Politics & Policy

Kevin Martin’s Pro-Market FCC

Free-market advocates should cut the chairman some slack.

Some free-market advocates are grumbling that the Federal Communications Commission under Kevin J. Martin has not held true to conservative principles, in particular in regard to broadband technology. They are wrong. Martin’s tenure as chairman of the FCC has been characterized by a consistent pro-entry/pro-consumer-welfare mandate, the very hallmark of economic conservatism.

Martin understands all too well that because telecommunications is a very expensive business and entry barriers remain high, responsible policy must provide an environment where firms have the incentive to invest and compete. For example, while Martin has adhered to the philosophy that there should be “competition first, then deregulation,” he also has recognized that legacy regulation (or regulations now on the books) can act as a barrier to effective competition and investment. For these reasons he has long espoused the notion that firms should be able to “invest their way out of regulation.”

Putting this belief into practice, the FCC under Martin has taken aggressive steps to make sure that wireless broadband, broadband over power lines, cable modems, digital subscriber lines, and fiber are freed from onerous legacy regulation so that these platforms can compete for customers on a level playing field

Martin also is the first FCC chairman to recognize that video deployment drives broadband deployment. As such, he pushed local governments to give consumers more choices by enacting cable franchise reform for both new and incumbent video providers.

In addition, Martin had the FCC extend very successful program access rules, which prevent vertically integrated cable operators from anti-competitively locking up key programming, such as local sports. More recently, the FCC took steps to ban exclusive contracts between cable operators and the owners of apartment buildings in order to encourage competitive entry.

Martin has resisted tremendous pressure from some leading Democrats on the Hill, and some of his colleagues at the FCC, to impose bright-line network neutrality rules. Instead, Martin’s FCC has chosen to adopt an Internet Protocol Policy Statement designed to provide “guidance and insight into [the commission’s] approach to the Internet and broadband” under numerous provisions of existing law. In so doing, Martin has made certain that consumers are amply protected without imposing prescriptive rules that would unduly inhibit the ability of competitors to introduce innovative new services.

Unlike his ideological critics, Martin also recognizes that markets are sometimes imperfect, and thus has taken bold steps to stop anti-competitive or other entry-deterring behavior. For example, when rural phone companies refused to terminate third-party traffic using Voice over Internet Protocol (VoIP) technology, Martin and the FCC pounced on this anti-competitive conduct and made sure calls went through.

Similarly, the FCC recently made sure that wireless carriers are obligated to honor roaming requests from other carriers, thus ensuring that your cell phone will work from coast-to-coast. We could provide a host of similar examples, but space constraints prevent us from doing so.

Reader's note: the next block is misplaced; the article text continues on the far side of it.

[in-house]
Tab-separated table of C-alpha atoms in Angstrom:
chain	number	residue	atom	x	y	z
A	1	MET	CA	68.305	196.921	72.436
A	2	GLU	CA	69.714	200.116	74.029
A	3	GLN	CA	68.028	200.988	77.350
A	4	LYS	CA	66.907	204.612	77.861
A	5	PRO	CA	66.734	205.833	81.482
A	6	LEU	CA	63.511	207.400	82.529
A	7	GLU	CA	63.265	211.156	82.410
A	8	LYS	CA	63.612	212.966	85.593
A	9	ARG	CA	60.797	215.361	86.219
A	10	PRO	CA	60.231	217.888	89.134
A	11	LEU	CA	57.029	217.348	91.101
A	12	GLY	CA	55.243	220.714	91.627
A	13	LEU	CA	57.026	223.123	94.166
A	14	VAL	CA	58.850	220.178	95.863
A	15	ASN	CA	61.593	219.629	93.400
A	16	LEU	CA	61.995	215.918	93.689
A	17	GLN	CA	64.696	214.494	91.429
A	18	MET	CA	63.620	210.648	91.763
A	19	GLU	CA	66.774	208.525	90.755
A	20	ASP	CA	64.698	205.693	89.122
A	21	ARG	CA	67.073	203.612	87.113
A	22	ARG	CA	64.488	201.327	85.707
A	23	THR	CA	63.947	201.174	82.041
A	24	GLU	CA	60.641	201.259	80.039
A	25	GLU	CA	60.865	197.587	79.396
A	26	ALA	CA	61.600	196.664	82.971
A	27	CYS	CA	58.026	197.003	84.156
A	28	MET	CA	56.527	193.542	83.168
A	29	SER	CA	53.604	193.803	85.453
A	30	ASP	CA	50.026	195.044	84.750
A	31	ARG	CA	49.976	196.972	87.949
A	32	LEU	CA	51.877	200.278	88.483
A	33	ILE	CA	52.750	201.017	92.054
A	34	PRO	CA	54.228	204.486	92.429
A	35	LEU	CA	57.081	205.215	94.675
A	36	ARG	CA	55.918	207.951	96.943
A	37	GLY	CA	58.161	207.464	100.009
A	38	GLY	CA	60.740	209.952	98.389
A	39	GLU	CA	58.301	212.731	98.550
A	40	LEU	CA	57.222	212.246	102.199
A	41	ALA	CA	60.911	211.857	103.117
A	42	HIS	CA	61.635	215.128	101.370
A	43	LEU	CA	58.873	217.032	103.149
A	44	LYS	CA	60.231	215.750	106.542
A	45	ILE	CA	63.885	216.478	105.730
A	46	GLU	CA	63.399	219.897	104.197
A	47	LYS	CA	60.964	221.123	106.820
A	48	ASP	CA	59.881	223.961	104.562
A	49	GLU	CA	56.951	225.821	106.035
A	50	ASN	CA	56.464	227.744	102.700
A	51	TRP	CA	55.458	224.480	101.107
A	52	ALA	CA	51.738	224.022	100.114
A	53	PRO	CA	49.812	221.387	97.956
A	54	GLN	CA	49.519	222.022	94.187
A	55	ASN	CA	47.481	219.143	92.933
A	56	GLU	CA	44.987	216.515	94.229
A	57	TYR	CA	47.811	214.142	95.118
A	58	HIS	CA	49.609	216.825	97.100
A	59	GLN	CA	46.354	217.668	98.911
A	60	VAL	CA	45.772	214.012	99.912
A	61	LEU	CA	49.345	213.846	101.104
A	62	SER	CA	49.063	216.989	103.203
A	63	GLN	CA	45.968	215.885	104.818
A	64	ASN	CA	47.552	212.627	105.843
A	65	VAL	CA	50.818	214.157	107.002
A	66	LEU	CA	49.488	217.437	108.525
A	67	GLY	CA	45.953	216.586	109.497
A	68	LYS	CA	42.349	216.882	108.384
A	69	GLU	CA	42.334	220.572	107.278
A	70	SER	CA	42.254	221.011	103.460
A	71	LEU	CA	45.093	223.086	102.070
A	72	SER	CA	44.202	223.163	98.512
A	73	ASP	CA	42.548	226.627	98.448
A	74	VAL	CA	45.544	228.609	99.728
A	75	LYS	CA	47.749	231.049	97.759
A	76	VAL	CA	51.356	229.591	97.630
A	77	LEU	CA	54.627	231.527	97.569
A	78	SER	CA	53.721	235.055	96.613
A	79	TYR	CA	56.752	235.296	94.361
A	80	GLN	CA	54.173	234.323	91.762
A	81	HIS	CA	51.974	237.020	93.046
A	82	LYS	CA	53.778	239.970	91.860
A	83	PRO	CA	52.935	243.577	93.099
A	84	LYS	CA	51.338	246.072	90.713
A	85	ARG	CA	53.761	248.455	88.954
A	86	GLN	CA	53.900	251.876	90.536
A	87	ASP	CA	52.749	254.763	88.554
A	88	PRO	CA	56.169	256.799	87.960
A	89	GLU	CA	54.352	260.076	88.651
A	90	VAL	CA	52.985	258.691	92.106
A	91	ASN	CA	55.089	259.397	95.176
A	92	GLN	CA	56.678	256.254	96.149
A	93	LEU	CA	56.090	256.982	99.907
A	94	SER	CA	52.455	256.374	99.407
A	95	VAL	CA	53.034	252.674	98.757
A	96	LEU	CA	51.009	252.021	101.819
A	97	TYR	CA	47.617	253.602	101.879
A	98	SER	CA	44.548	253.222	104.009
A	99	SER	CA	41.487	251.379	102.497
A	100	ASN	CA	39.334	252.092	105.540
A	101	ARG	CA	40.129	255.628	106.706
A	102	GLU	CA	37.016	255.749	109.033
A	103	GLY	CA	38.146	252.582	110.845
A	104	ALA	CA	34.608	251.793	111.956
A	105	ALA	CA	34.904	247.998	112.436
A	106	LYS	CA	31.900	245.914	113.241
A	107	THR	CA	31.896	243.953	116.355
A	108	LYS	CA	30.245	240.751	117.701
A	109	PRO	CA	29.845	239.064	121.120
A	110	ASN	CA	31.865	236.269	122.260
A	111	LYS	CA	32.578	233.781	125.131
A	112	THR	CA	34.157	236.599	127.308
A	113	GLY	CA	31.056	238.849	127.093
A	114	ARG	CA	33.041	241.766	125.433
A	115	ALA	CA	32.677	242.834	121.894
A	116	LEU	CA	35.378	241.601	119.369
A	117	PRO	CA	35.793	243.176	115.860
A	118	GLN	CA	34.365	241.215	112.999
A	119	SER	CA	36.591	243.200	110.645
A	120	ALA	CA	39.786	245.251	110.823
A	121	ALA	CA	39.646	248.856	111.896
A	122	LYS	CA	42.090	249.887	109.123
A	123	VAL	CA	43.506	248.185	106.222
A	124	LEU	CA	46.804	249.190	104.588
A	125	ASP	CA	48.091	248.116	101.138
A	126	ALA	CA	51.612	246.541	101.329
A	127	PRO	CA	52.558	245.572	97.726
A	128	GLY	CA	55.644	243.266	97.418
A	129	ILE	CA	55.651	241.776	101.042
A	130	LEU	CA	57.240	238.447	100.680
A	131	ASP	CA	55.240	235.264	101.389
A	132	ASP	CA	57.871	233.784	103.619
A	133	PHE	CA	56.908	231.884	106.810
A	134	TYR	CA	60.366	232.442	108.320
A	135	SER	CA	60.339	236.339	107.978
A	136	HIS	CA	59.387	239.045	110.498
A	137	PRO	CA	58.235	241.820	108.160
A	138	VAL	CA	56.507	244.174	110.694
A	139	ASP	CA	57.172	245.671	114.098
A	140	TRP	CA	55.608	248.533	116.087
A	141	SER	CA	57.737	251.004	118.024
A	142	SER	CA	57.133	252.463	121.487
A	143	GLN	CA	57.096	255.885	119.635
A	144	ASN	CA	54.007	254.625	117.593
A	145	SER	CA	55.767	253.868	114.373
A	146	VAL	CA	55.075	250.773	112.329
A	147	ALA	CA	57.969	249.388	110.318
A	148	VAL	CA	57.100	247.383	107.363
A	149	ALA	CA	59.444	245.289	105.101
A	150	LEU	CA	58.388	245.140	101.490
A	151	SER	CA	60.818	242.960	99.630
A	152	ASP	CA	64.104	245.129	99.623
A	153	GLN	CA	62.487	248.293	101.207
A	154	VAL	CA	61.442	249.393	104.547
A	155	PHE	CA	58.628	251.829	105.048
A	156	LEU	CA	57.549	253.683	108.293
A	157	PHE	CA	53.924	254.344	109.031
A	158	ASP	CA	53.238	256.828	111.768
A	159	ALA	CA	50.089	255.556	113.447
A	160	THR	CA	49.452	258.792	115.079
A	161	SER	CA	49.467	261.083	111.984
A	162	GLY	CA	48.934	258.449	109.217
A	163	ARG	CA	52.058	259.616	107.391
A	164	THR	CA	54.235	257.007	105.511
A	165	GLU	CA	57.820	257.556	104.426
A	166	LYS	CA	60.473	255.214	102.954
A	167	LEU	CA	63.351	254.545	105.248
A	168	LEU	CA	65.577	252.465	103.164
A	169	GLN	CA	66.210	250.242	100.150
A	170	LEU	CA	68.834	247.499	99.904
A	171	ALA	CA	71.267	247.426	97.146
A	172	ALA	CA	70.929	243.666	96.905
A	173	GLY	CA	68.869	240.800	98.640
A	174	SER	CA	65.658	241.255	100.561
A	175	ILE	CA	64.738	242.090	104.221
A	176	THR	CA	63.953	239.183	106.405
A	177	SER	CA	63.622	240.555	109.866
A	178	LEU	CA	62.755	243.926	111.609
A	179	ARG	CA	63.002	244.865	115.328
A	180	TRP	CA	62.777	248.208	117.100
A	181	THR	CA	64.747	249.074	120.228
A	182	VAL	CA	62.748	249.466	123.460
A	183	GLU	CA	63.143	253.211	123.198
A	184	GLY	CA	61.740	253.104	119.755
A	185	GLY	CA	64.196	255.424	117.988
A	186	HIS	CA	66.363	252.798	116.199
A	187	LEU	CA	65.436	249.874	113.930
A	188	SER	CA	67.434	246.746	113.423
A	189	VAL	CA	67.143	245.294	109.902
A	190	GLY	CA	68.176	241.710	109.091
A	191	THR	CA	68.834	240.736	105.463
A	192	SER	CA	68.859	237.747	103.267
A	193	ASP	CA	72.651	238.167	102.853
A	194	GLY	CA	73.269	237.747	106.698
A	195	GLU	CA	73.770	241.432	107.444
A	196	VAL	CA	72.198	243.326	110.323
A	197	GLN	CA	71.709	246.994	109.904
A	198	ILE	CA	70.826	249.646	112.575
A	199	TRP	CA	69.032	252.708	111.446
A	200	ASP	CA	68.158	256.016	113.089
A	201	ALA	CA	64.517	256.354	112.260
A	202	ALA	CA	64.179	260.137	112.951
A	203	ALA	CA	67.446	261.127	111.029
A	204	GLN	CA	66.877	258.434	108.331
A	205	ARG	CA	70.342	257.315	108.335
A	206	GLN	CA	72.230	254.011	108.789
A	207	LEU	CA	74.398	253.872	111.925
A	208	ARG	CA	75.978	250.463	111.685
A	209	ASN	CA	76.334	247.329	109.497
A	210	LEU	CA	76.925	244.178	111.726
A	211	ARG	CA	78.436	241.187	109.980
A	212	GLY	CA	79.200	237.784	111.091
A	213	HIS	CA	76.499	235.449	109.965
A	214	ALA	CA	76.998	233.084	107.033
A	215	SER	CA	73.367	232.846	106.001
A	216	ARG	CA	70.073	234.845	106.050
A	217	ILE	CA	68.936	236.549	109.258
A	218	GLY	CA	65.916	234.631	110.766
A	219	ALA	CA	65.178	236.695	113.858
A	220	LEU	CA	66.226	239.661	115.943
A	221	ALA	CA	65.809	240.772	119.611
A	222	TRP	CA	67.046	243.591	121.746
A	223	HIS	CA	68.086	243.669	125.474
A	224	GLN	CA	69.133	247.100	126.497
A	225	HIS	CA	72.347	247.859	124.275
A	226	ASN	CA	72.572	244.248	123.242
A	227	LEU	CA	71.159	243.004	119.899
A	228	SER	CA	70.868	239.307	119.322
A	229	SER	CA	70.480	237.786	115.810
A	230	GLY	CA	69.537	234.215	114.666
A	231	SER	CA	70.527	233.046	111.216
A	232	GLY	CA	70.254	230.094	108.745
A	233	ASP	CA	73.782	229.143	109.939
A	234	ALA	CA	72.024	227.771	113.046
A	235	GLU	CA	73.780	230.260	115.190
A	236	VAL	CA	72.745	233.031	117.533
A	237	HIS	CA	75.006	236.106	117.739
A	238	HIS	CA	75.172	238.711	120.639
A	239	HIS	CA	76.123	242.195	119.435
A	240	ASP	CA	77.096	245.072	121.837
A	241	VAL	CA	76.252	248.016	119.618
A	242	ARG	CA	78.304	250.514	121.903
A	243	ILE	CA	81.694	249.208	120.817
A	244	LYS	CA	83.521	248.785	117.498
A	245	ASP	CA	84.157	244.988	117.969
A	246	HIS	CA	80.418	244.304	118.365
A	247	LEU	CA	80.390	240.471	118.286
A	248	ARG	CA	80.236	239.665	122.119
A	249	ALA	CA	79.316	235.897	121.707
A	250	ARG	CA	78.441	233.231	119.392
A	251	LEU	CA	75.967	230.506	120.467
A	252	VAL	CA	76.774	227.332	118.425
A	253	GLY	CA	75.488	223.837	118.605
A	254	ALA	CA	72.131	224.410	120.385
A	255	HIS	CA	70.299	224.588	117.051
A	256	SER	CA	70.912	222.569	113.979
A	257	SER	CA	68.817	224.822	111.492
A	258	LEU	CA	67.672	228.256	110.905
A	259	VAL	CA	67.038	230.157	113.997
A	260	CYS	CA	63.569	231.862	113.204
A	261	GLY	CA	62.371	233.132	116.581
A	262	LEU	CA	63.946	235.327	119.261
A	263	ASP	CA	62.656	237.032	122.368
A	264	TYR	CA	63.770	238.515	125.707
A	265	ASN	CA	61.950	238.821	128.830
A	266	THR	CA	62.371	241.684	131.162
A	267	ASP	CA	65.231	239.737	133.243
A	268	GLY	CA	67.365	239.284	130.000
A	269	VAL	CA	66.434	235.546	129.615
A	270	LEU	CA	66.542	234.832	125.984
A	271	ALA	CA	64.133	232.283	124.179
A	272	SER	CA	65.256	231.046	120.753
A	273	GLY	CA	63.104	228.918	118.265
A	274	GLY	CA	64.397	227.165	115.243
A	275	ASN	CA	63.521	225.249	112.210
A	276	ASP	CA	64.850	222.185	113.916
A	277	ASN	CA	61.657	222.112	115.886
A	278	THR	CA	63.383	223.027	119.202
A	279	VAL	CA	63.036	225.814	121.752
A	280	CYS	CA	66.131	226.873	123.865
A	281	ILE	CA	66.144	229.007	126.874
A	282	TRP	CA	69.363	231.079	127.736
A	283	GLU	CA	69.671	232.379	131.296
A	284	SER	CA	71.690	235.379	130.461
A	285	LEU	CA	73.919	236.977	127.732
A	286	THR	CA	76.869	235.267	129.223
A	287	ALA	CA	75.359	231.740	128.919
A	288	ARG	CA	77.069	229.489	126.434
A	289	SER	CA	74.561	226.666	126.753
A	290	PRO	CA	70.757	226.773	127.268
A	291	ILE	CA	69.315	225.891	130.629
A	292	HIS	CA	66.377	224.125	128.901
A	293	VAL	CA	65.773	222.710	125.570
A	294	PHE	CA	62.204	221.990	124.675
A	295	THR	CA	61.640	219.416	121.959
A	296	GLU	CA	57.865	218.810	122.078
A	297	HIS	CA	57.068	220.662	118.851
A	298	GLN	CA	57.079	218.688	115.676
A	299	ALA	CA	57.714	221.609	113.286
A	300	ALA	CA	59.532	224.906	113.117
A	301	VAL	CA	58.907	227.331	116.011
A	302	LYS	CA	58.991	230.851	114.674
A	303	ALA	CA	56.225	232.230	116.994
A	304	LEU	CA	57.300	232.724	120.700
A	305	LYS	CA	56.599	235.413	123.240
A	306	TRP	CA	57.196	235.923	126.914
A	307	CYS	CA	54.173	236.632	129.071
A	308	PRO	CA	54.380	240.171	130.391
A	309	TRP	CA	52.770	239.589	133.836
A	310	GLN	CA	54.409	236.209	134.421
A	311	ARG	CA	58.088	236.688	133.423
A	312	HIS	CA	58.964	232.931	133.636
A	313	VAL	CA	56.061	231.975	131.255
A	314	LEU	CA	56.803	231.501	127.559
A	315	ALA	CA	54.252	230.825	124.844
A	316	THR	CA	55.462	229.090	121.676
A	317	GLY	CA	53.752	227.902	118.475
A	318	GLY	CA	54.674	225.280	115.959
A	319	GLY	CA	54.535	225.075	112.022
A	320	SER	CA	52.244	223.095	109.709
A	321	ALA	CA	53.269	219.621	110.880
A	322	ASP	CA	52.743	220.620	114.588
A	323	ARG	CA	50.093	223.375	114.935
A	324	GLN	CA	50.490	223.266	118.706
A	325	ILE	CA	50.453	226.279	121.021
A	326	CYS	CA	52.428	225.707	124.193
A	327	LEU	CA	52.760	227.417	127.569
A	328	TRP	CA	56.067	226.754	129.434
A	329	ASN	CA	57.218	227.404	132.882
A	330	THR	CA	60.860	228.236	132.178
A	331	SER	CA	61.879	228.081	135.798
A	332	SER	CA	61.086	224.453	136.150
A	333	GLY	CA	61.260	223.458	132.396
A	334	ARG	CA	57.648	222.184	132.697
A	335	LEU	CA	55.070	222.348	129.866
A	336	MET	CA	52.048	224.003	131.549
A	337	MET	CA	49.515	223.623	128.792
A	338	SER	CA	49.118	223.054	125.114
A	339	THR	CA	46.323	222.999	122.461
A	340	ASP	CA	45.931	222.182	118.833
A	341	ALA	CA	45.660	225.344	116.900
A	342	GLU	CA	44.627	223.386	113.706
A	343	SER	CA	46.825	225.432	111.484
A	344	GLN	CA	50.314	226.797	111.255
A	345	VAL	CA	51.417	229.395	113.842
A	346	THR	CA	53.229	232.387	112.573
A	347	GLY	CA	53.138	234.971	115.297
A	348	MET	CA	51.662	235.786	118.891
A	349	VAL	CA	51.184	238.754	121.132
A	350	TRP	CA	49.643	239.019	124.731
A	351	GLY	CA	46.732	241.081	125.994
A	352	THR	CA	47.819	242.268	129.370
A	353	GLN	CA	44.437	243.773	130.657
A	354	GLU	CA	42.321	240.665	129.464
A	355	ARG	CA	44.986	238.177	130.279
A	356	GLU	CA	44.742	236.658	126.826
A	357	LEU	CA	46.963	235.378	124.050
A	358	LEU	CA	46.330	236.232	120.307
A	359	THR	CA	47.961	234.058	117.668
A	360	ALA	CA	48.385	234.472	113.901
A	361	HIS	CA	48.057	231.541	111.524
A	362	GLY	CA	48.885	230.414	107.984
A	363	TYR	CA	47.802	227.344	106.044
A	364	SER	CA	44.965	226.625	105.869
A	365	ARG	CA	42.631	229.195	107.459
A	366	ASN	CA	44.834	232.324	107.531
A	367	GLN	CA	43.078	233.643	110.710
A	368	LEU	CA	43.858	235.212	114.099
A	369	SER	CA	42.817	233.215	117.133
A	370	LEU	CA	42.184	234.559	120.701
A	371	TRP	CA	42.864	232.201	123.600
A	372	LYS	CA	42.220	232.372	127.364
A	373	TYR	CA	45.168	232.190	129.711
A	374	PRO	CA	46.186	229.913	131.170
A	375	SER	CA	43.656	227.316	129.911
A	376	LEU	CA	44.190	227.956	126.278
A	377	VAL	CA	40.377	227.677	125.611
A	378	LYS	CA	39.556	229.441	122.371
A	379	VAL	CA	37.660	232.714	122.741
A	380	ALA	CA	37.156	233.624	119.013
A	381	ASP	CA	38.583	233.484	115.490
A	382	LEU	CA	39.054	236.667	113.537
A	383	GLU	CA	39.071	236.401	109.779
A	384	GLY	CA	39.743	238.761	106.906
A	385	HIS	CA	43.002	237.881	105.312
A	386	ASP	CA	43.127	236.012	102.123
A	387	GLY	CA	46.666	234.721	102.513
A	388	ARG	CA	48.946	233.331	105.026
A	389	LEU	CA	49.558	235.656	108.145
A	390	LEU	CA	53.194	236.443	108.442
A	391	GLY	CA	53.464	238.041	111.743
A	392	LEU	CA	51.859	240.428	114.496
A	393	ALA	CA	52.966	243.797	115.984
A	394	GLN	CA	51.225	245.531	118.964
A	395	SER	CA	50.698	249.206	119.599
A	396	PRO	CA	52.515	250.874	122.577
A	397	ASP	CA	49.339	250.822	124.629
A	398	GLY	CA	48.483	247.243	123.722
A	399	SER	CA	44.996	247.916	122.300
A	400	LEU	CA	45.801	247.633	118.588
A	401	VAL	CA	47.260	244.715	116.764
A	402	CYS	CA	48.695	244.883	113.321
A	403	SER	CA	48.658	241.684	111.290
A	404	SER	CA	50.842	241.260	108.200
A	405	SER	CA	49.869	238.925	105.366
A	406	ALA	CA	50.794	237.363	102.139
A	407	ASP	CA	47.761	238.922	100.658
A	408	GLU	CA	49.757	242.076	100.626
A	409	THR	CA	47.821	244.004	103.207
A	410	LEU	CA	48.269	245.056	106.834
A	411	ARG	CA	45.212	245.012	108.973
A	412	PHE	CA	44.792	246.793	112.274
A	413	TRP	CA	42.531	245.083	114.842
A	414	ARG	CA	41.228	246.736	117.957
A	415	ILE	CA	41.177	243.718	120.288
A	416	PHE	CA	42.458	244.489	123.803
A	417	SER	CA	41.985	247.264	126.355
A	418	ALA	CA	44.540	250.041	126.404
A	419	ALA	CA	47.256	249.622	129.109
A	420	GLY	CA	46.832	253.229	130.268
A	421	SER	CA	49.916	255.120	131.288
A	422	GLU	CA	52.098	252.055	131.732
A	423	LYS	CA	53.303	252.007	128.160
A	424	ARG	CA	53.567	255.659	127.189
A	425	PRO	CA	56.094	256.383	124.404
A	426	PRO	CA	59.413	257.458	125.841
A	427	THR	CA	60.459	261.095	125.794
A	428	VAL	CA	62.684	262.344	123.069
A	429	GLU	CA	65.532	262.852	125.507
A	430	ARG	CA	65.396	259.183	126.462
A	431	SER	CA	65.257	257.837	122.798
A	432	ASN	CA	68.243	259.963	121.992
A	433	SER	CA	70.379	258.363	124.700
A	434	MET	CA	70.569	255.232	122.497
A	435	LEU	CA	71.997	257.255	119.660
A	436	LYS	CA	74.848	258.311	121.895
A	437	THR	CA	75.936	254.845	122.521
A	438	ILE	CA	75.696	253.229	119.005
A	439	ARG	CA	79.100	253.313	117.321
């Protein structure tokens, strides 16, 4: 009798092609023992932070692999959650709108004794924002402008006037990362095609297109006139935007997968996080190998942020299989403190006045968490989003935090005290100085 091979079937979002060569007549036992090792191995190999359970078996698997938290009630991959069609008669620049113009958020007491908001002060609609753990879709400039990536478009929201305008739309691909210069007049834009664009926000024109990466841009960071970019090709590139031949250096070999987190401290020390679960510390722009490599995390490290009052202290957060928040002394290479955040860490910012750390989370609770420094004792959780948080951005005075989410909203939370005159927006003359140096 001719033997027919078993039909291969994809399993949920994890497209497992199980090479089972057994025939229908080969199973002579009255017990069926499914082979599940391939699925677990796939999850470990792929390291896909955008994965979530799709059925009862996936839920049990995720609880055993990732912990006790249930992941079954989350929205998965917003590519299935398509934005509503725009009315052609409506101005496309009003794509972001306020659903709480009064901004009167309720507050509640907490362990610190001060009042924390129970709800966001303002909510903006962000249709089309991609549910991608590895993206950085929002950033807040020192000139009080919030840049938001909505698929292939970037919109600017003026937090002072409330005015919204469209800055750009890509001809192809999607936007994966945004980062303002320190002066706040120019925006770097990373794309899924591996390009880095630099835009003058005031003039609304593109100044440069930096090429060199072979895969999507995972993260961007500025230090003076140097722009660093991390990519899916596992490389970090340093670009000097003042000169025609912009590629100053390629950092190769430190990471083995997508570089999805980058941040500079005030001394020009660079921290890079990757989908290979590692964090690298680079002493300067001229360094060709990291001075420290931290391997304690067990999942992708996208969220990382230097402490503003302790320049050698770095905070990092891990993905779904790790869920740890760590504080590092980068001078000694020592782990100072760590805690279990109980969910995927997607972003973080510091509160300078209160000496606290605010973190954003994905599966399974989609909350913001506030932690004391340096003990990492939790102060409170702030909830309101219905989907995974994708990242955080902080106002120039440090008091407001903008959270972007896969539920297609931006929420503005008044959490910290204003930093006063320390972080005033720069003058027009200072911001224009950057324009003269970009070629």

Finally, Martin gets very little credit for his tremendous efforts to clean up waste, fraud, and abuse, and make government work more efficiently at the FCC. To wit, the FCC’s inspector general, hired by Martin at the outset of his administration, found erroneous payment rates to the estimated tune of 9.5 percent for the FCC’s low-income program; 12.9 percent for its schools and libraries program; 16.6 percent for its high-cost fund; and a whopping 20.6 percent for its rural health care program. All in all, an estimated $1,266 billion in erroneous payments (about 21 percent of the FCC’s total funding program) were made for funding-year 2005.

Equally as important, Martin has tried to take proactive steps to shrink the overall size of the universal service fund by pushing the market-based solution of competitive bidding. Does this sound like a person advocating pork-barrel projects and the heavy hand of government? Not to us.

This is not to say reasonable minds cannot differ on the myriad decisions the FCC is forced to make on a daily basis. Free-market advocates have raised legitimate concerns about recent FCC proposals that would set the auction rules for valuable spectrum and place new regulations on the cable industry. However, when the record is reviewed on the whole, there can be no doubt that the GOP-controlled FCC under Kevin Martin has been a positive force for investment in the telecommunications sector, acceleration of broadband deployment, and economic growth overall.

If the Democrats win the White House in 2008 and take back control of the FCC, these very same free-market advocates will view Martin’s tenure in a more favorable light.

Cesar Conda, formerly assistant to the vice president for domestic policy, is a senior fellow of Freedom Works and a principal of Navigators LLC, a Washington-based public-affairs consulting firm representing several telecommunications clients. Lawrence J. Spiwak is president of the Phoenix Center for Advanced Legal & Economic Public Policy Studies (www.phoenix-center.org), a non‑profit research organization based in Washington, DC.


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